Going to work when sick is bad for your health -- and company profits

An article by the World Economic Forum notes that many organisations cite employee well-being as a top priority, but despite this, they quote research from the United Kingdom which shows that an increasing number of people are turning up at work when they are unwell.

This could be costing businesses. A 2012 study from the Integrated Benefits Institute (IBI) estimates that the lost productivity due to presenteeism in particular costs the United States economy $US227 billion per year.

Cases of “presenteeism” in the workplace have more than tripled since 2010, according to a a survey of more than 1,000 organisations in the UK by the Chartered Institute of Personnel and Development (CIPD) and health insurer Simplyheath.

The survey found that a stunning 86% of respondents said they had noticed incidences of presenteeism in the past 12 months. This is in comparison to 72% when the survey was conducted in 2016 and just 26% in 2010.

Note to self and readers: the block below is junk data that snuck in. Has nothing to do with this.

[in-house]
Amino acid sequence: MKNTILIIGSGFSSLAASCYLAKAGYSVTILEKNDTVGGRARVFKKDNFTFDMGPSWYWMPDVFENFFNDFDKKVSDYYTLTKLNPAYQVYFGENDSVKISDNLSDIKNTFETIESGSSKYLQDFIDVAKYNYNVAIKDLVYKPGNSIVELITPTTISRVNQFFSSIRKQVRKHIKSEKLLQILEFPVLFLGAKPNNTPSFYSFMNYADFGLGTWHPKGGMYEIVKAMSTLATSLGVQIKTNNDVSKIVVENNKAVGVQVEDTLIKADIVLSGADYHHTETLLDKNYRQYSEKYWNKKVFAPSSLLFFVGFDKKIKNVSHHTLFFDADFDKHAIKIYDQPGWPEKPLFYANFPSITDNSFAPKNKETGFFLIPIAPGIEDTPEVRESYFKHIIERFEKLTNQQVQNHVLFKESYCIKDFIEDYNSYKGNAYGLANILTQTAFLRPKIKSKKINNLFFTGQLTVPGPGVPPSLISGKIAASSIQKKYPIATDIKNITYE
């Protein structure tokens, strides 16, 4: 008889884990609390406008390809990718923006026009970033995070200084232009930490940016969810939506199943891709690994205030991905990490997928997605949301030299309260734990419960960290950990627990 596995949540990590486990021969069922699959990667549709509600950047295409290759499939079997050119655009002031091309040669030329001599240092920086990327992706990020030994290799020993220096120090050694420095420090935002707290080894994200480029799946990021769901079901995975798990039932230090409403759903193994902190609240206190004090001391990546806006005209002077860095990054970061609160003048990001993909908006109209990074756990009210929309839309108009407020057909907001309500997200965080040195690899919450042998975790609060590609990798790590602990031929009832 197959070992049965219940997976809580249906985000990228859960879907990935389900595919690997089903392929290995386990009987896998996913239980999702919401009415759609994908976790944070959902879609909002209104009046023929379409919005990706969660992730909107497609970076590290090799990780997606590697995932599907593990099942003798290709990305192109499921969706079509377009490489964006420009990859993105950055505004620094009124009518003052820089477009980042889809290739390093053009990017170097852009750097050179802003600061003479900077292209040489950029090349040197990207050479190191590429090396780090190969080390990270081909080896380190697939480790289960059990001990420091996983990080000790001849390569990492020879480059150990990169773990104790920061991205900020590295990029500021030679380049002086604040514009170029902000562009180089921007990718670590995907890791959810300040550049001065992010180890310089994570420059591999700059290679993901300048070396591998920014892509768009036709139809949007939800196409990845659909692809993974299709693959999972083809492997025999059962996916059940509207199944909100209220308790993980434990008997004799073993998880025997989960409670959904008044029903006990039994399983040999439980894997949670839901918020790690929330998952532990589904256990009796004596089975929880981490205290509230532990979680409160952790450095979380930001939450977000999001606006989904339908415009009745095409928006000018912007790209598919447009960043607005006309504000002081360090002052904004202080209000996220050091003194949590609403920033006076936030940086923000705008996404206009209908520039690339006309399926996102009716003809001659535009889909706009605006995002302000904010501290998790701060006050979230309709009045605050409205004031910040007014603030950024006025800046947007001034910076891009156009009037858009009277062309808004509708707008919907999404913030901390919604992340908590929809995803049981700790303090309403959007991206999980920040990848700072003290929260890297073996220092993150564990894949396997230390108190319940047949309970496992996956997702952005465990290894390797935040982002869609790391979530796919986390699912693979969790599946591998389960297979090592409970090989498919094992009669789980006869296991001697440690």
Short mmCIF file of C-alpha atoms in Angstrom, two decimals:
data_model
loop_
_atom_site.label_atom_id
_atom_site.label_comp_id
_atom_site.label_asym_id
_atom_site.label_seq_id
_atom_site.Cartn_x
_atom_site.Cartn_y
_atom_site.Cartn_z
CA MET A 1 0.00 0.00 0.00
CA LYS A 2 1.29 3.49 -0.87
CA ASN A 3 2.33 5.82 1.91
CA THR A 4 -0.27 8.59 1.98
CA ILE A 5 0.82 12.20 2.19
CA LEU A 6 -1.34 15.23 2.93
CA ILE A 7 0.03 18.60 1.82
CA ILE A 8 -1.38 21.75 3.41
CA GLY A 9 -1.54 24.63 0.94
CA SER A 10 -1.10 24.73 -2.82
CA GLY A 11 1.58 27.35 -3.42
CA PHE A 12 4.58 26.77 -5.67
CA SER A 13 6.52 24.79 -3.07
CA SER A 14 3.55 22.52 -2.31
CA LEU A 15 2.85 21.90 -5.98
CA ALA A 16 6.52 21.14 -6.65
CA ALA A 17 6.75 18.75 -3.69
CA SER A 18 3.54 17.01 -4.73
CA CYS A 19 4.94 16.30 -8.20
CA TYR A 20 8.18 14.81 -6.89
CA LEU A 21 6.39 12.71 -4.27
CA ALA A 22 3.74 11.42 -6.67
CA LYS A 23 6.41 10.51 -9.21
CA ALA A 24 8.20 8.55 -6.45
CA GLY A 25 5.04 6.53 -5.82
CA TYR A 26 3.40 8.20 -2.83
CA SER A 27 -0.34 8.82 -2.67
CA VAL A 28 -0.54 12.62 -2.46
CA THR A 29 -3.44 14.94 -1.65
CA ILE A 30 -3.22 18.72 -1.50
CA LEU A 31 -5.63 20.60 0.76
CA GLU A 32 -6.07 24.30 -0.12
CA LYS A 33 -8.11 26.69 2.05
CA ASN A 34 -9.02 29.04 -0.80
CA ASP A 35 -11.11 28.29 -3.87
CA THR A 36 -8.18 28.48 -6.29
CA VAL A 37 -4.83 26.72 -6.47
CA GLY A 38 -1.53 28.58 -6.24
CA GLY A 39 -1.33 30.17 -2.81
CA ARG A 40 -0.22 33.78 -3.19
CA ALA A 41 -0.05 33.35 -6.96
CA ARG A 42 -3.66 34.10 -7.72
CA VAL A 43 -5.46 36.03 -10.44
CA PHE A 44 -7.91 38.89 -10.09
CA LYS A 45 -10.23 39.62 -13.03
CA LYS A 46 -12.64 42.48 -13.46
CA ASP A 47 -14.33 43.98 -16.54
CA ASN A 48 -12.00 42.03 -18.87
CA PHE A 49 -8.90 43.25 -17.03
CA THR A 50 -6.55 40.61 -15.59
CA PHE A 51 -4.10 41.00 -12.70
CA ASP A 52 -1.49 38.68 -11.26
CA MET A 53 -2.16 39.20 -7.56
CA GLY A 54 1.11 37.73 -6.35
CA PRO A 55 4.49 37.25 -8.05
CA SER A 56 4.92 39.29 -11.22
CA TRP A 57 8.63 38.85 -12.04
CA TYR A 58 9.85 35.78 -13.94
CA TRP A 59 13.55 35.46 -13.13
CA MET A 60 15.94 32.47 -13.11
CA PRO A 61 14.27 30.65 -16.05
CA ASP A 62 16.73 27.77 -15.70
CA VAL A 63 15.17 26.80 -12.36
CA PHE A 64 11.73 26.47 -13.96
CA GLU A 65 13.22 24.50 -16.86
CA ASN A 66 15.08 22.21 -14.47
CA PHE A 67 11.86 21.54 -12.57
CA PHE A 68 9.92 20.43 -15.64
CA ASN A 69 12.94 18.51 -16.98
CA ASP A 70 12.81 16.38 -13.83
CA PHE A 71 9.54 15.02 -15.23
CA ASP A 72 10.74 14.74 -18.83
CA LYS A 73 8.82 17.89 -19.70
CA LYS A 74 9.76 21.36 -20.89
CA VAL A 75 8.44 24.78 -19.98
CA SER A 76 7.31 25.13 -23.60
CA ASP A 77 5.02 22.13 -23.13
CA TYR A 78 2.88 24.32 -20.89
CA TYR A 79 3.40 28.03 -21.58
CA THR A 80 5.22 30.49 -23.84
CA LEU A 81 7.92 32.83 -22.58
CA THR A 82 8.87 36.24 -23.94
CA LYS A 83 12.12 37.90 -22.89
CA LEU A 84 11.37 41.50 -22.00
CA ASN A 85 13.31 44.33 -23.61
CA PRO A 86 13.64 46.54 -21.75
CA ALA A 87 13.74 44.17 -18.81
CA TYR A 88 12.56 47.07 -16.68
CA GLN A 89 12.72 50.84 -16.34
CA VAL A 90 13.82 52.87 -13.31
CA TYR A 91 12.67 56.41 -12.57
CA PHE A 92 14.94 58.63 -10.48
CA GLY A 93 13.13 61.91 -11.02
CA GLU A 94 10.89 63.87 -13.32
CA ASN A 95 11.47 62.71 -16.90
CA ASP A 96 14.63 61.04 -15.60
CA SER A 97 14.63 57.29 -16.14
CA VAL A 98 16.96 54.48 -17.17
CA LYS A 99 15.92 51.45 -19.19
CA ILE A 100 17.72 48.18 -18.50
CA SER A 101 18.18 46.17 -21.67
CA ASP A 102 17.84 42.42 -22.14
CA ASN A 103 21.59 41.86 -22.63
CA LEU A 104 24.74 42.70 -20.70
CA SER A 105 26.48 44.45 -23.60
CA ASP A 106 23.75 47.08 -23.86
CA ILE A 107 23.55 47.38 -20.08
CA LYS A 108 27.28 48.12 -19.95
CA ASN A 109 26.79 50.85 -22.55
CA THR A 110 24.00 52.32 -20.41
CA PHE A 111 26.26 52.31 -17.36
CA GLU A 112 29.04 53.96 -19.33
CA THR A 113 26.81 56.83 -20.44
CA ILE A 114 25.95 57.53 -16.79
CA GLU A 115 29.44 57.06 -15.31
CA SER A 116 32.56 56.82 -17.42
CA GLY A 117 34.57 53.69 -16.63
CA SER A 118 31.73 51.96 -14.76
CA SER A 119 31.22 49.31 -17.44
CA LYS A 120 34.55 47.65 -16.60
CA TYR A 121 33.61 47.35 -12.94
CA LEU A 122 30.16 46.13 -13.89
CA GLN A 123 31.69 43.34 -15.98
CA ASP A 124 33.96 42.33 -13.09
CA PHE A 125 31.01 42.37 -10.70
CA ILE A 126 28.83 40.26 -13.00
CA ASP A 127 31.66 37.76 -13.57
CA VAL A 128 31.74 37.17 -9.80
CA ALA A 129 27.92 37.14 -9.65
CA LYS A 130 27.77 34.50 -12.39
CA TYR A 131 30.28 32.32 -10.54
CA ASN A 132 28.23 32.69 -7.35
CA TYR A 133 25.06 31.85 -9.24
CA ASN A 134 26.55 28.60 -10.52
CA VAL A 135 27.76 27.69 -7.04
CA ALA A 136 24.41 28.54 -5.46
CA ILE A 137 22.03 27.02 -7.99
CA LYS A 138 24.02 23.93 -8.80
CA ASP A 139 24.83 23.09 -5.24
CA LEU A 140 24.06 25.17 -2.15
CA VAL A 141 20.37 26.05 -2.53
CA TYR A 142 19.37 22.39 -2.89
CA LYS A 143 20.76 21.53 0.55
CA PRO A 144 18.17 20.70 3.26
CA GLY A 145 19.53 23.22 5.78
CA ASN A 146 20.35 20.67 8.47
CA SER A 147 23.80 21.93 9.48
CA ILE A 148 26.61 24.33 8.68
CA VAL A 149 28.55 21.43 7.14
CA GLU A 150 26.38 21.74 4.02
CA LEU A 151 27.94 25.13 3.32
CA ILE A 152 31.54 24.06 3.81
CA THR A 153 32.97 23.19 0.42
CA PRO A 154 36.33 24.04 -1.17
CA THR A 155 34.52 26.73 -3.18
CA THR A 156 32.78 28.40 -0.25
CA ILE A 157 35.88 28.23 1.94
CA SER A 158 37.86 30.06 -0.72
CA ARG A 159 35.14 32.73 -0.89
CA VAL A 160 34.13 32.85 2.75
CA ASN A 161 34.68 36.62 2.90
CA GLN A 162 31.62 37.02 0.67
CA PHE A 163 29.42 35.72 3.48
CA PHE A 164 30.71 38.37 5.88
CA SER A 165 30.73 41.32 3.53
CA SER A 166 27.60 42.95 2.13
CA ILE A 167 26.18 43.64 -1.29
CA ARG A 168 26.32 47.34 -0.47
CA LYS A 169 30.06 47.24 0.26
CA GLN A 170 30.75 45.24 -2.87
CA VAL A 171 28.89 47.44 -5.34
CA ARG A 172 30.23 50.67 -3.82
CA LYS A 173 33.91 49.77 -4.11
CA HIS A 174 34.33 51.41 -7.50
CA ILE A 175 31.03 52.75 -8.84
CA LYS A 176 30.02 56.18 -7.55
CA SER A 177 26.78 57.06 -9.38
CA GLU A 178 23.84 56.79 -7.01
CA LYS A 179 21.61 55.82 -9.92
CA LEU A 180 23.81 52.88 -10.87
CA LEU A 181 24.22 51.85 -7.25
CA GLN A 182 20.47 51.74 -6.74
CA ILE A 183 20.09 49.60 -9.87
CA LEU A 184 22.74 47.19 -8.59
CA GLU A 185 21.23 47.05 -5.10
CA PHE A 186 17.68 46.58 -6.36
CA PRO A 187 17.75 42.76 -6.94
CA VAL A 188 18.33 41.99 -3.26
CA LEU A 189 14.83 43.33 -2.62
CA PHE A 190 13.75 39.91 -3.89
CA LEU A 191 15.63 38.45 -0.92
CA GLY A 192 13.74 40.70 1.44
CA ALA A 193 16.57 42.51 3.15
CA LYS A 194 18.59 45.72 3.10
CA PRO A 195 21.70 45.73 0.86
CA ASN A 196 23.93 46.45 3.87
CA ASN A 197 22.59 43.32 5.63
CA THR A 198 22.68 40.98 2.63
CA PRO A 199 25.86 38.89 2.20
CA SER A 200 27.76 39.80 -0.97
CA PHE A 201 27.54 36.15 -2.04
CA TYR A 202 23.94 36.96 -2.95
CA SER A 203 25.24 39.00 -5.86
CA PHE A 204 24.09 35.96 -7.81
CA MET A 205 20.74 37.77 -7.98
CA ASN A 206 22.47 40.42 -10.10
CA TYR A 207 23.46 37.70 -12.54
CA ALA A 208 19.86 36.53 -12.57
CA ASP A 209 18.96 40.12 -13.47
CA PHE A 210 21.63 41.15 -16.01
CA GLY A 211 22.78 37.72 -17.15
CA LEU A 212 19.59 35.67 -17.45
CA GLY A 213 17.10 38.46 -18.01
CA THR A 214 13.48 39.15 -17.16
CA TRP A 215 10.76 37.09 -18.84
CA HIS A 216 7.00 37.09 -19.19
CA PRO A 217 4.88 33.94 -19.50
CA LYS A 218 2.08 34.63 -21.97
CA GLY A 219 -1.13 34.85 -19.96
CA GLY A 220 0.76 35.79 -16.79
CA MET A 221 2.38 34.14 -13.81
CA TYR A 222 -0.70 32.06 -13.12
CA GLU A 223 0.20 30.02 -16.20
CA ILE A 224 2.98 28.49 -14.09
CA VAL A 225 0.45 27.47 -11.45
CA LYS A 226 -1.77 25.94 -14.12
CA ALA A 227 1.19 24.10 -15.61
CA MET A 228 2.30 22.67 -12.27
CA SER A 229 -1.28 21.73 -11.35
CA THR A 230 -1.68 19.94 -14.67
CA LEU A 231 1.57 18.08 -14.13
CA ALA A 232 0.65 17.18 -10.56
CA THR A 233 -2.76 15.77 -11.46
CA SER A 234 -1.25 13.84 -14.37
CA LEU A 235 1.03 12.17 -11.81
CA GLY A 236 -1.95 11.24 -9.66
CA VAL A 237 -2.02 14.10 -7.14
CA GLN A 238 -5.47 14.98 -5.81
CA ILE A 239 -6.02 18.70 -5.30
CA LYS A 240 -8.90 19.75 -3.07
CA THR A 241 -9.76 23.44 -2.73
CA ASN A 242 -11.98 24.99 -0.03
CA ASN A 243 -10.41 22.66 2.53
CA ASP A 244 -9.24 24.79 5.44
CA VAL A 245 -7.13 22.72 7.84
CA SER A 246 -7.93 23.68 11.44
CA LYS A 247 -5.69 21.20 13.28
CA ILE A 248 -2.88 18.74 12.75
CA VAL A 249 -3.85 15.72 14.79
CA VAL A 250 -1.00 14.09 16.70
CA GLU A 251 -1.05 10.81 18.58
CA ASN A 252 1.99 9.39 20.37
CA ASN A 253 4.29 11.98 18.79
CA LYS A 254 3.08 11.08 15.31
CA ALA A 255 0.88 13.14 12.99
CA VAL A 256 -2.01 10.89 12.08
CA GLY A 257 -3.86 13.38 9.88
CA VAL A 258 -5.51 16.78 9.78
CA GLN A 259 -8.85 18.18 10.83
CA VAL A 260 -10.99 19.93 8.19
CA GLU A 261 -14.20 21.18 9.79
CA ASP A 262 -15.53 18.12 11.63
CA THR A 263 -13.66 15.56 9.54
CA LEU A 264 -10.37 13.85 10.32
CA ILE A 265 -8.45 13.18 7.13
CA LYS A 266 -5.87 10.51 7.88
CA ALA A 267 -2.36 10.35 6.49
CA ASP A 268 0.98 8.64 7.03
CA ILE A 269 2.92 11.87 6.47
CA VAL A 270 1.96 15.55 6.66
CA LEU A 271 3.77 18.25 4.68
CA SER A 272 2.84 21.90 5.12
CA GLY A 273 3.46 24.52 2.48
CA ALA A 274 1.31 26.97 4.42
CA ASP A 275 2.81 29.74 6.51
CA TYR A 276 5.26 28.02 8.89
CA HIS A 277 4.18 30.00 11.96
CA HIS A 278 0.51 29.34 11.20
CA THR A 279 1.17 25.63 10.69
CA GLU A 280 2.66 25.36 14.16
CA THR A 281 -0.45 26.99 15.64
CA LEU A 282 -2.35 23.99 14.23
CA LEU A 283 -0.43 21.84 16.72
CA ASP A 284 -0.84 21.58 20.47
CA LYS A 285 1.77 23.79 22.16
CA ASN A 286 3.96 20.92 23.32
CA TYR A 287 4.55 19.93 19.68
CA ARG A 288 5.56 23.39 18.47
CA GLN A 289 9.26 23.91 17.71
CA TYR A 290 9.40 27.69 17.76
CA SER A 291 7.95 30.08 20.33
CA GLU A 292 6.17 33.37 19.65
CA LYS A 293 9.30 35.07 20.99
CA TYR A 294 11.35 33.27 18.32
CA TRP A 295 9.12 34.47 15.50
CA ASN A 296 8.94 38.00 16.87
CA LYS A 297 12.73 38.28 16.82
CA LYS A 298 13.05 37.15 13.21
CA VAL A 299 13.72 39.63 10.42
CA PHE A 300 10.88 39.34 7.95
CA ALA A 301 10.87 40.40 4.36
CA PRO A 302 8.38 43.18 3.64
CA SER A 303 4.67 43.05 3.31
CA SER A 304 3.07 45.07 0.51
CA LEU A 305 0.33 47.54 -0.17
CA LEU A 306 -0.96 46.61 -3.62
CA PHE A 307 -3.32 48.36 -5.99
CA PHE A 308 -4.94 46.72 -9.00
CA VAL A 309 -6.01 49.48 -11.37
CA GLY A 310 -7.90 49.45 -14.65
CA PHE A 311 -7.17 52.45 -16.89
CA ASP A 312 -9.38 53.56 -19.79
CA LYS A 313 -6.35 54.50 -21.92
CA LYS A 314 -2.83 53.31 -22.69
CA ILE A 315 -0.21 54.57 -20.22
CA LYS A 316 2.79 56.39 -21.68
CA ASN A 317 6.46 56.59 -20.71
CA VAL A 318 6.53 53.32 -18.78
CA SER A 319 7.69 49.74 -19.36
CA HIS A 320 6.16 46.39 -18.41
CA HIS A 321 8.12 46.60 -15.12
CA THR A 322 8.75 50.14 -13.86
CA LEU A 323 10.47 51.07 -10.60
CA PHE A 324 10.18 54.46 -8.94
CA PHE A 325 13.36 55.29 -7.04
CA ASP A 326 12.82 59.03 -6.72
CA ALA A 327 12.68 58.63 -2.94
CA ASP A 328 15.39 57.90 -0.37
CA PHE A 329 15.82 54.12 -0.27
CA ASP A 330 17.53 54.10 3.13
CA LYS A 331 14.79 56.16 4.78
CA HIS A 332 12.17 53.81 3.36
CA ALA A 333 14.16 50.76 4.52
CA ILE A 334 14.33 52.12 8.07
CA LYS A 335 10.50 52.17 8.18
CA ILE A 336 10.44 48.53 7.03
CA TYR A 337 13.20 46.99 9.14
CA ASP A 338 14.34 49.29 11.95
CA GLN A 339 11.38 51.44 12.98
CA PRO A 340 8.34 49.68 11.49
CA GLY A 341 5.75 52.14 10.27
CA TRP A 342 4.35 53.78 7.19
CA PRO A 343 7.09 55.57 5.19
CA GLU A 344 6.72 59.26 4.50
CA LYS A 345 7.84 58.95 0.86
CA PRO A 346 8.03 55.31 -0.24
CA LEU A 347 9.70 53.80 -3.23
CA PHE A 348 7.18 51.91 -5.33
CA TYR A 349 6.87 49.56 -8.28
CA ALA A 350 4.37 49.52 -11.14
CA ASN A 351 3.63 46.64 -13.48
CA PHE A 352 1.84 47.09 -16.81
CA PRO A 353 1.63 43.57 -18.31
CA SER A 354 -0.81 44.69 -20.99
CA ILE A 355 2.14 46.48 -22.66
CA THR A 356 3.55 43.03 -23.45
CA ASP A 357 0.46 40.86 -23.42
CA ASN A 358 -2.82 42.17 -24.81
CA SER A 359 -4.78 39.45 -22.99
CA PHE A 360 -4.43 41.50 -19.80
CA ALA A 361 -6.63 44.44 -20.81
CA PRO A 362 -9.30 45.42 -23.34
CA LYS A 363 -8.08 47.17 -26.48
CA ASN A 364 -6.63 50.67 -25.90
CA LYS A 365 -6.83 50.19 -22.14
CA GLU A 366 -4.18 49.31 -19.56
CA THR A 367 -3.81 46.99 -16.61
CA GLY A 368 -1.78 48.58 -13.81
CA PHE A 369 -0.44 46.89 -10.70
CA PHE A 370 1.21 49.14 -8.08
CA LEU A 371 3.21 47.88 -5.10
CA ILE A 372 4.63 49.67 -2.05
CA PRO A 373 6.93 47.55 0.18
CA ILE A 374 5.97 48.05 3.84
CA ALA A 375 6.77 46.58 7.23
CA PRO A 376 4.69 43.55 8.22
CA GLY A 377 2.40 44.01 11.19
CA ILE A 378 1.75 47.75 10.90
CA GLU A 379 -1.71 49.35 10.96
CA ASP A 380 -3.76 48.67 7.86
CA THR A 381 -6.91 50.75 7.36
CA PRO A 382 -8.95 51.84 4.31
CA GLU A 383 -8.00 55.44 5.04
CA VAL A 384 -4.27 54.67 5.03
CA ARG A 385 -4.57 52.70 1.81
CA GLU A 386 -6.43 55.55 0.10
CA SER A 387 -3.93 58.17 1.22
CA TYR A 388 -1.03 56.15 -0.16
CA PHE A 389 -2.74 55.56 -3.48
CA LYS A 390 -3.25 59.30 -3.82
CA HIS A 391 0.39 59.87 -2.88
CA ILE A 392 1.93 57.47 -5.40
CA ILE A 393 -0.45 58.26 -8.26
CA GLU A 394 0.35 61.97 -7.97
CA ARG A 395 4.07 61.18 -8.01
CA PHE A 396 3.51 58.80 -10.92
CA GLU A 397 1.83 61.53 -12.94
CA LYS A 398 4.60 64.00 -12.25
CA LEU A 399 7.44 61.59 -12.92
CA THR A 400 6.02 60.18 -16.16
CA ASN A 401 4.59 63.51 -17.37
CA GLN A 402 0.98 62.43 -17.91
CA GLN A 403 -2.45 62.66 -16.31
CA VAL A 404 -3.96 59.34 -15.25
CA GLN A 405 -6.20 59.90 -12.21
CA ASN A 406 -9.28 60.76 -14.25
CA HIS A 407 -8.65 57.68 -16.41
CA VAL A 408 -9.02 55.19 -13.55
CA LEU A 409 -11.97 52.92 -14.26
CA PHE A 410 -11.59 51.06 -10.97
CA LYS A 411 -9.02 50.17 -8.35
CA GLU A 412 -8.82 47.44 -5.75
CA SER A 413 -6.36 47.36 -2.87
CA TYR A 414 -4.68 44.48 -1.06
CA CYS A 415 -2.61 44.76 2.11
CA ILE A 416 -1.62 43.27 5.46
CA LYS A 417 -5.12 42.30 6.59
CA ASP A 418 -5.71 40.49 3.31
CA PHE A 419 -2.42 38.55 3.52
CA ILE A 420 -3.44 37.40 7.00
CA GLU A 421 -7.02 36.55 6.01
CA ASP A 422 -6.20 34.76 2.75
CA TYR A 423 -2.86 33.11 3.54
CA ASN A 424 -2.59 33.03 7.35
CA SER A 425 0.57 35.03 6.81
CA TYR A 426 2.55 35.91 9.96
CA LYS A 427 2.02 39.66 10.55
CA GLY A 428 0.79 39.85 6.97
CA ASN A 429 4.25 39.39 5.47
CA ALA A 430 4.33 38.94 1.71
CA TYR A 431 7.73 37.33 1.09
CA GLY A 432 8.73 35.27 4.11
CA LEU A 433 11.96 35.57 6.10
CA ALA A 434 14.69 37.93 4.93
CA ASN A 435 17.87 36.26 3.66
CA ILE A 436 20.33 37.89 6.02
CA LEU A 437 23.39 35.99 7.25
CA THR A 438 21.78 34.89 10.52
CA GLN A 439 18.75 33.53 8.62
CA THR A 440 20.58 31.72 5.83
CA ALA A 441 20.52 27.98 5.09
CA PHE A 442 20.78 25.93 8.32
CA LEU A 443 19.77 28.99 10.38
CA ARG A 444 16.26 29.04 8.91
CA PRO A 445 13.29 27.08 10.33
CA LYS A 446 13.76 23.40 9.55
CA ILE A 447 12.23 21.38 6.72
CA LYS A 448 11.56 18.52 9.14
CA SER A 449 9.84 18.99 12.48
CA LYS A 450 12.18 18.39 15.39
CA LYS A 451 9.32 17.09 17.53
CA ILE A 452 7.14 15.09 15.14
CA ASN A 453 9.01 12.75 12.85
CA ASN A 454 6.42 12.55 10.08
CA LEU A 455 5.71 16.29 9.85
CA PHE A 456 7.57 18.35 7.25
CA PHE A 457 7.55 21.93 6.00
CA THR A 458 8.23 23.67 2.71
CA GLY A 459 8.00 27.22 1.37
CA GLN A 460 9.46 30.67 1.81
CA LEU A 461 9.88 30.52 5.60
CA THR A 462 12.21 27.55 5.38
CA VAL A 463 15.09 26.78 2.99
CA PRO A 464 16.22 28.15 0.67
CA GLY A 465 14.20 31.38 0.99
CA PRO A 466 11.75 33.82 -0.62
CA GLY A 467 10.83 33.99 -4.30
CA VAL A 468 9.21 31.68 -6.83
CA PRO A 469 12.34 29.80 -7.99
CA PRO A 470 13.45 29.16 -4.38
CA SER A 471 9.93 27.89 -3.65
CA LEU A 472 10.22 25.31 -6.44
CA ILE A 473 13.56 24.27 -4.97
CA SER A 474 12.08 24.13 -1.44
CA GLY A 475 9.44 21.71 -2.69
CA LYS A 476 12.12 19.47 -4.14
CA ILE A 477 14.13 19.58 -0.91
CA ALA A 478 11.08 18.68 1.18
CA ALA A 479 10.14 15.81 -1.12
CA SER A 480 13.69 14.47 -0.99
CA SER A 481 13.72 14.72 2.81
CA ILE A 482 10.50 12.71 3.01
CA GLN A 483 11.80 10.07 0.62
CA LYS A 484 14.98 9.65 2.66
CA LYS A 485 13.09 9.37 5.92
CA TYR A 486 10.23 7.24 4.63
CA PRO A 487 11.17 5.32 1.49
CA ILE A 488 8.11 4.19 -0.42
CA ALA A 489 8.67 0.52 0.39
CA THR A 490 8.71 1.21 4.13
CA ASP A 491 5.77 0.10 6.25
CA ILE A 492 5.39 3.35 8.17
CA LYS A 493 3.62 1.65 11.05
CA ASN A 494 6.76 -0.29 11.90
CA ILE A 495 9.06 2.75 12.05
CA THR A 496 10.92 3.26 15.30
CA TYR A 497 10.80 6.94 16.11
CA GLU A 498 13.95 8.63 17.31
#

Yet, according to those surveyed, only 25% of organisations are taking steps to discourage this trend, down from almost 48% in 2010.

The report also highlighted that the issue of what it calls “leave-ism” – when employees work during annual leave, flexitime or rest days – is on the rise. More than two-thirds of employers said leave-ism had occurred in their organisation during the past year.

Unhealthy working patterns can be associated with mental health conditions and stress-related absences, and the report refers to an increase in reporting of anxiety and depression compared to 2016.

Businesses and managers need to develop an understanding of underlying patterns of absence and attendance. While most businesses collect data on employee absences, the report notes that few use this information to design well-being strategies.

The report writers note that businesses have a responsibility to manage stress and mental health at work, making sure employees are aware of the services and support available to them and how to access them.

Beyond any “moral” responsibility to look after their employees, Cornell University economist Sean Nicholson notes that “the literature shows that employers can save an average of $US3 for every $US1 they invest in improving their workers’ health, so there are opportunities for companies to increase profits and wages while they improve worker health.”

Healthy employees are more likely to be productive, therefore helping to add to profitability.

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